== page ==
The past few years have seen more and more airlines begin service to the Daniel K. Inouye International Airport. And now there are reports that a Singapore Airlines subsidiary plans Hawaii service by the end of 2017.
AirAisa X to Serve Daniel K. Inouye International Airport
Recent years have seen a handful of new airlines begin service to Hawaii. The latest of these new entrants will be Malaysia-based AirAsia X, which will begin service to Honolulu at the end of June. The service will operate four times a week as follows:
- D7001: KUL – KIX; departes 2:00 pm; arrives 9:25 pm; operates Mon,. Wed., Fri., Sat.
- D7001: KIX – HNL; departes 11:25 pm; arrives 12:30 pm; operates Mon., Wed., Fri., Sat.
- D7002: HNL – KIX; departes 4:00 pm; arrives 8:25 pm; operates Mon., Wed., Fri., Sat.
- D7002: KIX – KUL; departes 10:00 pm; arrive 4:00 am; operates Tues., Thurs., Sat., Sun.
That above schedule may seem a bit rough, especially flying into Kuala Lumpur, but the airline represents a great value. Flights are currently priced as low as 599MYR each way between Kuala Lumpur and Honolulu, which is just under $140 at today’s exchange rates. That’s REALLY cheap! Whether prices will remain that low remains to be seen as AirAsia X is the first Southeast Asian carrier to begin service to Honolulu. The Airline will operate the Airbus A330-300 on this route.
Scoot to Join AirAsia X by the end of 2017
According to The Straits Times, Scoot is seeking to join the Southeast Asia to Honolulu market by the end of 2017. The low-cost subsidiary of Singapore Airlines is considering a route from Singapore Changi Airport to the Daniel K. Inouye International Airport via the Kansai International Airport in Osaka, Japan. Details regarding frequency and pricing have yet to be announced, and the route is still pending regulatory approval in the US.
It’s worth noting, however, that Scoot does operate an all Boeing 787 fleet. The aircraft are equipped with between 21 and 35 business class, and 314 to 240 economy class seats on the 788 and 789 respectively.
Business class seats are domestic first recliner-style seats with 38″ of pitch. These seats offer enhanced amenities such as 60lb checked-bag limit; 30lb cabin bag limit; complimentary meals, drinks and entertainment; priority boarding and disembarkation; etc.
Super is the carrier’s extra-space product. Aside from featuring 34″ of pitch, an adjustable headrest, and the option to select your seat without an extra fee, the service is identical to standard economy.
Scoot’s standard economy product looks pretty awful. Those are very thin, hard looking slimline seats. And there are no adjustable headrests unless you buy up to the mini economy cabin behind business class called ScootinSilence. Ironically, though, Scoot’s economy will feature greater pitch at 31″ than some of American’s newer domestic aircraft (29″ to 30″).
Bags, meals, drinks, entertainment, and even selecting your seat all carry an additional fee or may be purchased as a bundle. This isn’t surprising, as Scoot is a low-cost carrier. Satellite-based WiFi is available for purchase as well, and the $22 24-hour unlimited pass appears to be a good value. Oh, and Scoot also participates in Singapore Air’s KrisFlyer program too.
How AirAsia X and Scoot Compare
I haven’t flown either of these airlines and do not have plans to do so anytime soon. That being said, while similar, both airlines are fairly different. Economy class fliers on both airlines will have to pay for every amenity they choose to use. Checked bag and cabin bag limits appear to be the same too. With AirAsia X, however, passengers will enjoy leather upholstered seats with headrests throughout the cabin. These seats look far better to me than those Scoot offers.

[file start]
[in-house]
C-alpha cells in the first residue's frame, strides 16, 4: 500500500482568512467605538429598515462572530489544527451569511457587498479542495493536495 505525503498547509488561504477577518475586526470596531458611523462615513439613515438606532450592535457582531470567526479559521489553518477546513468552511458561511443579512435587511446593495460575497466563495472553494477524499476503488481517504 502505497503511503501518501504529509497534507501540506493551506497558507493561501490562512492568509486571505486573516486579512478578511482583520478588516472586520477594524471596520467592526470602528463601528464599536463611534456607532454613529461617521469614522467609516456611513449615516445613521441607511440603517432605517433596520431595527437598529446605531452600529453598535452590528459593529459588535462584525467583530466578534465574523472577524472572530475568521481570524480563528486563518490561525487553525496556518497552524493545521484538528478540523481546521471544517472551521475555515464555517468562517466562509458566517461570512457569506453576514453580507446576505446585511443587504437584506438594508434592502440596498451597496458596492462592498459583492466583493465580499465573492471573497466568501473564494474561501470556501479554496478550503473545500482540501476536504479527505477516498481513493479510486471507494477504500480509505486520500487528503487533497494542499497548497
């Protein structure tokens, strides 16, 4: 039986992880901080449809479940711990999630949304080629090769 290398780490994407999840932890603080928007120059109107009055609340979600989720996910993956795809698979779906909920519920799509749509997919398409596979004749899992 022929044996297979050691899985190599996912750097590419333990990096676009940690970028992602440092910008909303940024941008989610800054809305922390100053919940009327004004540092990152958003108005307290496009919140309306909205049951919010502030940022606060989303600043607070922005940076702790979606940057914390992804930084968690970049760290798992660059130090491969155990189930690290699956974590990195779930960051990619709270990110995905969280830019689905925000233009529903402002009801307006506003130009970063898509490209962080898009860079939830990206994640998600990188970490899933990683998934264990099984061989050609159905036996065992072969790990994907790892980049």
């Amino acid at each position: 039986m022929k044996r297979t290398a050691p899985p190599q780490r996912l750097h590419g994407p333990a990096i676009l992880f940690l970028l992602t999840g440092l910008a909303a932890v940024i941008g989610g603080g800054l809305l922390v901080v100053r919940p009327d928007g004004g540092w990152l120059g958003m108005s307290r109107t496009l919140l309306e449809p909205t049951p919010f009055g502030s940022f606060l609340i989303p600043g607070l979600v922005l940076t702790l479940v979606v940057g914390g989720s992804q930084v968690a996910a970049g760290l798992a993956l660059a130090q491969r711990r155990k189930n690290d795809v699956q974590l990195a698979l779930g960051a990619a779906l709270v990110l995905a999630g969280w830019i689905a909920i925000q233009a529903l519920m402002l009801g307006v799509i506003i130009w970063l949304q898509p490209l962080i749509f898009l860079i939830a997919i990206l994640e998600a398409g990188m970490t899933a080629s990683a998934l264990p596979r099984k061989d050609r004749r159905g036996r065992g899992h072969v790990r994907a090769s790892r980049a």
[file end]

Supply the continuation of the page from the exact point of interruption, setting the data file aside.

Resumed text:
Business class seats are better on AirAsia X too, as they are angled lie-flat seats.
I imagine, however, that business class on AirAsia X may cost a bit more than on Scoot. And with only 301 economy seats on their A330 aircraft, ticket prices in general could be higher with AirAsia X. But that’s just speculation, as Scoot has yet to release pricing for its Hawaii service.
That being said, AirAsia X doesn’t appear to offer WiFi on its flights like Scoot does. AirAsia X also has its own loyalty program, which doesn’t appear to partner with any other airline. Scoot, on the other hand, participates in Singapore Air’s KrisFlyer. And while it doesn’t appear you’ll be able to credit Scoot flights to KrisFlyer partners, you can at least earn KrisFlyer miles and redeem them on Star Alliance partner flights.
Singapore Airlines Subsidiary Hawaii Service Bottom Line
More options are always better. And at the end of the day, both of these airlines are low-cost carriers and serve a certain type of traveler. For what its worth, I believe most passengers originating in Hawaii will end their journey in Osaka rather than connecting on to Kuala Lumpur or Changi. So ultimately, these routes will have to compete on the pricing of those legs, especially since neither airline partners with any airline that would feed passengers to them at HNL. Could this happen in the future? Sure, but it seems unlikely judging by the way they’re currently doing business.
Me? If I ever chose to fly one of these, I’d likely go with AirAsia X. The in-flight experience with AirAsia X just seems a lot better than Scoot. And yes, its hard to judge seat comfort by simply looking at pictures, but AirAsia X’s seats do look a lot more comfortable than Scoot’s. But if the price does end up being drastically different, who knows. At any rate, we’ll just have to wait and see what happens. All we know for sure right now is that AirAsia X will begin its Honolulu service in about a month and a half!